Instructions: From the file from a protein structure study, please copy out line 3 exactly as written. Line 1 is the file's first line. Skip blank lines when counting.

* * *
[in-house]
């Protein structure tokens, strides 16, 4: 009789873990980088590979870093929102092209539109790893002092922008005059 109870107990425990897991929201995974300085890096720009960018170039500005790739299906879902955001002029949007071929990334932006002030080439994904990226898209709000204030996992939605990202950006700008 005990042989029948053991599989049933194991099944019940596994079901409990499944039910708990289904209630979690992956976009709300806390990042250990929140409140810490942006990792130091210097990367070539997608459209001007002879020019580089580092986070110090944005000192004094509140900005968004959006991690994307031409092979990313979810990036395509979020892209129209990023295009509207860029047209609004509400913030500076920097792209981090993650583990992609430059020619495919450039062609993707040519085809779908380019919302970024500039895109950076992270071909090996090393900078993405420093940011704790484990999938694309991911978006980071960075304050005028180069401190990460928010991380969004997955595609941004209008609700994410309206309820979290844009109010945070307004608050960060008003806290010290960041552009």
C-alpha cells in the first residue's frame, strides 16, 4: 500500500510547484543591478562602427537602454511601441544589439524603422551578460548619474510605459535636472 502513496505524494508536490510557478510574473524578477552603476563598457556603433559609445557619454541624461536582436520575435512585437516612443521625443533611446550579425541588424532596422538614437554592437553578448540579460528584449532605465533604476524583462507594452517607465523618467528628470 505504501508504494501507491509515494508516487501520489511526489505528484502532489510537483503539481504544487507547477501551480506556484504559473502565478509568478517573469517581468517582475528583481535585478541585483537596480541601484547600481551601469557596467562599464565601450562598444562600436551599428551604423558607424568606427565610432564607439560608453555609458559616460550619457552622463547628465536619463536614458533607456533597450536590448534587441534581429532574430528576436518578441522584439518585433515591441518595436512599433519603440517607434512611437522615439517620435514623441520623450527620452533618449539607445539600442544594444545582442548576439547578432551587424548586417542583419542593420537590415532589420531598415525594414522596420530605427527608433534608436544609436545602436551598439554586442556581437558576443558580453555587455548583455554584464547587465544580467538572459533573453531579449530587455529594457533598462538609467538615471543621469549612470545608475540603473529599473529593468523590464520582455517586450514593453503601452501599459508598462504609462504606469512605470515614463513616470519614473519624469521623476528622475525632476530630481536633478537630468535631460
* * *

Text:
C-alpha cells in the first residue's frame, strides 16, 4: 500500500510547484543591478562602427537602454511601441544589439524603422551578460548619474510605459535636472 502513496505524494508536490510557478510574473524578477552603476563598457556603433559609445557619454541624461536582436520575435512585437516612443521625443533611446550579425541588424532596422538614437554592437553578448540579460528584449532605465533604476524583462507594452517607465523618467528628470 505504501508504494501507491509515494508516487501520489511526489505528484502532489510537483503539481504544487507547477501551480506556484504559473502565478509568478517573469517581468517582475528583481535585478541585483537596480541601484547600481551601469557596467562599464565601450562598444562600436551599428551604423558607424568606427565610432564607439560608453555609458559616460550619457552622463547628465536619463536614458533607456533597450536590448534587441534581429532574430528576436518578441522584439518585433515591441518595436512599433519603440517607434512611437522615439517620435514623441520623450527620452533618449539607445539600442544594444545582442548576439547578432551587424548586417542583419542593420537590415532589420531598415525594414522596420530605427527608433534608436544609436545602436551598439554586442556581437558576443558580453555587455548583455554584464547587465544580467538572459533573453531579449530587455529594457533598462538609467538615471543621469549612470545608475540603473529599473529593468523590464520582455517586450514593453503601452501599459508598462504609462504606469512605470515614463513616470519614473519624469521623476528622475525632476530630481536633478537630468535631460